As a teenager, Lady Bunny credits watching Dionne Warwick perform on a basketball court in Chattanooga, Tennessee as something of a turning point, inspiring the direction her life would take. Wilmington-born and Chattanooga-raised, the Southern Belle linked up with RuPaul gogo dancing in Atlanta before she made the move to New York City at the tender age of 21. There, she made a name for herself by performing at the Pyramid Club, and by throwing Wigstock, a summer drag festival, for nearly two decades. Held in its early years at the East Village’s Tompkins Square Park, Wigstock pioneered drag’s visibility outside of clubs. A certified legend, Bunny has performed and DJed all around the world, and when the pandemic halted her regular nightlife activities, she teamed up with Drag Race All Stars winner Monét X Change to start the podcast Ebony and Irony. This past November, we got the chance to kiki over the phone chatting about confusion, politics, the apps, and drag today.



How’s your day been so far? Oddly satisfying, yet confusing too. [Laughs] Yes… because you see, I live in the realm of confusion. So when I’m confused or chaotic, it’s not necessarily a bad thing. It’s a normal thing.


As a chaos creature myself, that adds up. Oh, we have a lot in common! Perhaps we’ll get to know each other better than just this interview?


I mean, anything is possible. I’m teasing you because I had an edible.


Now it makes sense. Oh what, you actually believed I was that desperate to come onto someone who was interviewing me? Do you think that you’re that gorgeous?






I was listening to the episode of Ebony and Irony with Katya [Zamolodchikova], and you were saying when you might meet somebody [on the apps], you make sure to talk on the phone first, cause you can tell everything by their voice. Yes, I can. This is why it’s so strange to me that people do not speak on the phone before they hook up. Cause honey, I can tell if somebody’s on drugs. I can tell how old they are. I can tell if they sound flakey. Or drunk. Pictures are nice, but I need to speak to them.


To me it was strange, but then immediately made sense. I did not come of age when there were dating apps for gays that said “This dick is a mile away.” “This one’s next door. And it’s your father!” As a former slut who still gets bizzy from time to time, I will definitely tell you that I will never begrudge whatever way people pick each other up. I did enough of it. If you wanna put a picture of your bootyhole on display, you go right ahead and do it. You don’t need to speak to me, cause honey, I would be lying if I said that I have not sucked a dick coming through a hole in a movie business. We didn’t exactly shake hands and introduce ourselves.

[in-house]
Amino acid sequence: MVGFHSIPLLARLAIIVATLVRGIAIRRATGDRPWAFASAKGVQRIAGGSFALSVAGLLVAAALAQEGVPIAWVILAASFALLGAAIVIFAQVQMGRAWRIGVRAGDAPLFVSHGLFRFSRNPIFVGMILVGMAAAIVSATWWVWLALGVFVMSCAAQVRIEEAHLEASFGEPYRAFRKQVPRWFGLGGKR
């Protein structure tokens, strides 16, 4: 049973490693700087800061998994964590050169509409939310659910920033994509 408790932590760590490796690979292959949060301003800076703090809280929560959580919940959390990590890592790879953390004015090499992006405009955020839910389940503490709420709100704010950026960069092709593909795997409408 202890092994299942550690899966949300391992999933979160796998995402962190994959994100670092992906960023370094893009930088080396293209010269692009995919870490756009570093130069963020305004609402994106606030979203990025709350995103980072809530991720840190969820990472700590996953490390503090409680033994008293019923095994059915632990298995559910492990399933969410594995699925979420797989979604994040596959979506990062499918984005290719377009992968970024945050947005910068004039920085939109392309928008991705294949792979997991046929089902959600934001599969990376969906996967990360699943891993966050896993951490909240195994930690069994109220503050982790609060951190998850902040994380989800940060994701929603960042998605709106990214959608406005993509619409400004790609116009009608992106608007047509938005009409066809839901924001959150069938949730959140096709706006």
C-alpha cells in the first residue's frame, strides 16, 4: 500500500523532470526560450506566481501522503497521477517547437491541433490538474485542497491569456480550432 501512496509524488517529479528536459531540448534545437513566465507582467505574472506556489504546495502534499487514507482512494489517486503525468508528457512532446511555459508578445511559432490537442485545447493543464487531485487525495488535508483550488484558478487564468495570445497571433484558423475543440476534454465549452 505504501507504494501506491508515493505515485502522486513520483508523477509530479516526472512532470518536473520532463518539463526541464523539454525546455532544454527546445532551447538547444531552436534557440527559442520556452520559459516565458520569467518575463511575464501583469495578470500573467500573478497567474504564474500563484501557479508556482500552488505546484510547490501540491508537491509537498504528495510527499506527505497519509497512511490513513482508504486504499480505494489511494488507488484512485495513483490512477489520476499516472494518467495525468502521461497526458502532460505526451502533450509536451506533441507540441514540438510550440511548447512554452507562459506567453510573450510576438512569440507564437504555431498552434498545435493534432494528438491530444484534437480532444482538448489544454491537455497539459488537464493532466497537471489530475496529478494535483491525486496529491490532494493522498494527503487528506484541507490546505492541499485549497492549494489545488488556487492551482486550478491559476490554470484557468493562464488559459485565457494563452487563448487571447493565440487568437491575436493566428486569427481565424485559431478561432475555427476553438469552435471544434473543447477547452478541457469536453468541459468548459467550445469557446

Get it where it is. That’s one thing I like about Ebony and Irony. Monet is 29 years my junior. I don’t want a podcast where we sit around agreeing with each other. We should have different backgrounds and different opinions, and we do. There are enough podcasts where drag queens sit and toot and boot Drag Race runway looks. We’re drag queens, but that doesn’t mean that drag is the only thing that we’re interested in. We jump around from culture to politics to cancel culture to comedy. I love hanging out with people, bullshitting with people. And the more I enjoy it, the more I want to share it. A lot of things today are not as appropriate to share, and I’m trying to grapple with that.


Our culture has new limits to what you can say, mistakes you can’t make. I don’t seek to shut down stuff that I disagree with. What happened to the gay community that could hold its own? What happened to the gay community that could have a witty comeback and defend itself? The gay community faces prejudices and discrimination and sometimes violence. That does not mean that we are all pitiful, or victims. Let’s stop with the fingerpointing and get to anti-discrimination laws.


In a 2012 interview, you said you put an emphasis on not challenging the audience too much. I felt like when it came to your 2016 live show TransJester you seemed to be moving away from that, to the point where you even say, “Maybe they’ll enjoy being challenged.” That’s exactly right. And you can do that more easily in a full-length cabaret where people are seated than at a late night venue where you’re only doing 20-minute sets. Then you gotta do the poop and penis jokes. I’m very much in touch with and supportive of leftie policies, but not the politically-correct side of the left, who go on and on about equality, but never Medicare for All.


The focus on extreme identity politics is a fake kind of representation. The Democrats are feeding us that. Just because they’re like you doesn’t mean they’re looking out for you. We’ve seen the power structure actually cultivate certain people. If you’re incorporating a rainbow and every different race but they don’t actually represent who they look like or who they screw like, that won’t work out that well. It could be empty tokenism.


Do you think that it’s possible for drag to continue in the mainstream without being co-opted? There is a uniform that almost all drag queens wear now. It’s often pretty, but it’s a uniform. It often looks fantastic. They’re young. They’re pretty. They have gorgeous makeup and wigs. Custom outfits that are often wildly chic. But sometimes, when you get them on stage… It’s not quite so interesting when they’re all doing death drops and saying catchphrases. When you walk on stage looking dazzling, the crowd will gasp. But then, you’ve got five more minutes.


Where can people see you next? I am going on tour in Unmasked & Unfiltered all over the UK. The dates will be on my social media. Whether you wanna come to the show or picket me, I dare to vary from the narrative. Just buy a ticket.






This story was printed in GAYLETTER Issue 15, to get a copy of this issue, click here.